Agriculture and Agri-Food Canada

Agriculture and Agri-Food Canada
University of Saskatchewan

University of Saskatchewan

May 25, 2006 13:16 ET

AAFC and the University of Saskatchewan Forge New Partnership to Conserve Livestock Diversity

SASKATOON, SASKATCHEWAN--(CCNMatthews - May 25, 2006) - Scientists will help conserve Canada's valuable livestock breeds through the Canadian Animal and Poultry Genetic Resources initiative, a new program developed by the University of Saskatchewan (U of S) and Agriculture and Agri-Food Canada (AAFC) which is providing just over $1 million for equipment and other start-up costs.

"This is an excellent example of how government, industry and academia can work together to help sustain a competitive and profitable future for Canadian agriculture and agri-food sectors," said Chuck Strahl, federal Minister of Agriculture and Agri-Food and Minister for the Canadian Wheat Board, "and another example of this government's commitment to farmers."

The program will be a combination of research and gene bank for cattle, pigs, poultry and other livestock. It will acquire, maintain and distribute genetic resources and information about breeds and genetic material for researchers across Canada. Scientists will characterize, evaluate and analyze existing genetic diversity and monitor it for change. They will also work to develop new techniques to collect and preserve genetic material.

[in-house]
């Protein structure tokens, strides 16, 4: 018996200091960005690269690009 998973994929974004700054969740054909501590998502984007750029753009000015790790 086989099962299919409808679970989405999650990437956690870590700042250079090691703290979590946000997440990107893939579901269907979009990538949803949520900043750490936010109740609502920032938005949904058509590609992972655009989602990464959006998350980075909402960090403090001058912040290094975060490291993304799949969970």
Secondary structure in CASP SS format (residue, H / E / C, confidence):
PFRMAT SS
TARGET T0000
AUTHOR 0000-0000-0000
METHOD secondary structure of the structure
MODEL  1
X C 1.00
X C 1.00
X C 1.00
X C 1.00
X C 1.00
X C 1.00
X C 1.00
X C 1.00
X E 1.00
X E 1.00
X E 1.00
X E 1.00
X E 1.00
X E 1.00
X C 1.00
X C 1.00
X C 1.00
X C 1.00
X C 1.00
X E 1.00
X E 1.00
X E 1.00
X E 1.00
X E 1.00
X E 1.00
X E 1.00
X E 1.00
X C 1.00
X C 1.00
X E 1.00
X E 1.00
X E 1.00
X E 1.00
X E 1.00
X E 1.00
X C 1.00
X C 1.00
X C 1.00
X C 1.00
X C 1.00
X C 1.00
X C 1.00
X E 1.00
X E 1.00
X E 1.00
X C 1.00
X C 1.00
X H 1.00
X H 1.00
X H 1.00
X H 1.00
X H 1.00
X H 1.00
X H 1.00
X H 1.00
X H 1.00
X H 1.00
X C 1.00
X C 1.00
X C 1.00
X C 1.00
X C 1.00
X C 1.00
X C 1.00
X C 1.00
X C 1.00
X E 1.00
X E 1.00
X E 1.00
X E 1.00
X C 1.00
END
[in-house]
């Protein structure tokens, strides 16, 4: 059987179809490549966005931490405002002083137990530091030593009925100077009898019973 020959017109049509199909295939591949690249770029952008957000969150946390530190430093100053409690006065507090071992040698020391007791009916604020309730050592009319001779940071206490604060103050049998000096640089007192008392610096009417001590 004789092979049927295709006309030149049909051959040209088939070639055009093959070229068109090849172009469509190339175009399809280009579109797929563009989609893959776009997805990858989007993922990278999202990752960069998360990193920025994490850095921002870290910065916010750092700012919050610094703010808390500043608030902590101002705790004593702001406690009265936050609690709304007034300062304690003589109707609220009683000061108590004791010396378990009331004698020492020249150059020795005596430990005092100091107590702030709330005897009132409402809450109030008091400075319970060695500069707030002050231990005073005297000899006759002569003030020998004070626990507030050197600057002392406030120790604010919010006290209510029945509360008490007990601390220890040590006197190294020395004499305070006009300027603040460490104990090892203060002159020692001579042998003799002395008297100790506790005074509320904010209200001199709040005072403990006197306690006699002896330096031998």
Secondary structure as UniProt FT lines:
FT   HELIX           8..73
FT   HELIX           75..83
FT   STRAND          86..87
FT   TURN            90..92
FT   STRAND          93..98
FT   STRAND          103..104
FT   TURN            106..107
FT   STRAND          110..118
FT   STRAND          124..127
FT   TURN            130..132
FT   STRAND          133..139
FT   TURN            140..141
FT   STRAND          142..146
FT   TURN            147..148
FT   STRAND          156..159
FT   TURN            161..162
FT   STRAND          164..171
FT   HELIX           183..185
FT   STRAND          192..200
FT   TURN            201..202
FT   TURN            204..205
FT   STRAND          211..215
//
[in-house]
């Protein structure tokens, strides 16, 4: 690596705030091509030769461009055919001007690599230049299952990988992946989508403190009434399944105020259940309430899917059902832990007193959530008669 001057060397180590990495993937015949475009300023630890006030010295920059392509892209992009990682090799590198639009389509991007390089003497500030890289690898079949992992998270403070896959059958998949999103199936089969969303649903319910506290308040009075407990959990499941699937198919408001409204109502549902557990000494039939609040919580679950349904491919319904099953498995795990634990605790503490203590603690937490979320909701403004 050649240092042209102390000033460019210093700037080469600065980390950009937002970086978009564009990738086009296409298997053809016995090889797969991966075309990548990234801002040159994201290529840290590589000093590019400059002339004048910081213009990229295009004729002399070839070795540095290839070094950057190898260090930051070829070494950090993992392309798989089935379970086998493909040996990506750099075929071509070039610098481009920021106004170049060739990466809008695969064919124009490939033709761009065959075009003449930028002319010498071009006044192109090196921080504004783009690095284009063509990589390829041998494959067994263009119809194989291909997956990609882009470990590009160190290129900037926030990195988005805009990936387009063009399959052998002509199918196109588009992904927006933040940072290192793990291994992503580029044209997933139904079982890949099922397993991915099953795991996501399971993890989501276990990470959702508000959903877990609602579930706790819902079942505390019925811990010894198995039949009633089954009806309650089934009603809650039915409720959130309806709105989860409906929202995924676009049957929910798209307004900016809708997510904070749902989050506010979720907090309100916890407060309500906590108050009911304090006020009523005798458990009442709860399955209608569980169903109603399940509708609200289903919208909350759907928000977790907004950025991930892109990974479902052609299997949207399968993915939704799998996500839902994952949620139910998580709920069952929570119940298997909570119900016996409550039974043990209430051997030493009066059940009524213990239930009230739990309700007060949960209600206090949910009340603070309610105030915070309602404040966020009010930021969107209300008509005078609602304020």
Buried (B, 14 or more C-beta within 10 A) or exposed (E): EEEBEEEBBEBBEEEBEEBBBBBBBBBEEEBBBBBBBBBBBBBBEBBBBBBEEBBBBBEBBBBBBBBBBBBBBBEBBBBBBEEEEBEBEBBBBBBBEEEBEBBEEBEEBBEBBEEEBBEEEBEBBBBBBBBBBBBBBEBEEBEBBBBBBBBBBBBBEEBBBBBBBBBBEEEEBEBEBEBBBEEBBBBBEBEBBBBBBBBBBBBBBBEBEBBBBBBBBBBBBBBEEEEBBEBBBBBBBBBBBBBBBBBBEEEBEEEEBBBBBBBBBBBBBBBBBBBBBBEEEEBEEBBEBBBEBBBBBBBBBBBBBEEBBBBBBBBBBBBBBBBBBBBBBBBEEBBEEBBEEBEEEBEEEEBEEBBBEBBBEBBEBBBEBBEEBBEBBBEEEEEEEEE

"With the establishment of the hub and the concentration of University of Saskatchewan expertise and the strengths at the College of Agriculture and the Western College of Veterinary Medicine, we will be jointly developing a new, unique to North America graduate program in conservation of animal genetic resources," said Associate Dean of Agriculture Graham Scoles.

The U of S's College of Agriculture and the Western College of Veterinary Medicine (WCVM) will serve as the "hub" of this initiative. Participants include Bova-Can Laboratories (a joint venture between the Saskatchewan Research Council and Bova-Can Parentage Testing Inc.), AAFC's Plant Gene Resources Canada, and the Vaccine and Infectious Disease Organization.

"By conserving our animal genetic resources, we protect our capacity to respond to both animal health and market challenges," said Charles Rhodes, Dean of the WCVM at the U of S. "This new program will also provide a resource for Canadian breeders to develop animals tailored for niche opportunities both here and abroad."

The Food and Agriculture Organization of the United Nations recognizes the loss of animal genetic diversity as a growing concern worldwide and has developed its Global Strategy for the Management of Farm Animal Genetic Resources.

"There are growing international efforts in many countries around the world to conserve genetic diversity in traditional breeds," said Donald Shaver, former chair of the Canadian Farm Animal Genetic Resources Foundation. "It is our responsibility to see to it that our irreplaceable Canadian animal genetics are similarly conserved."

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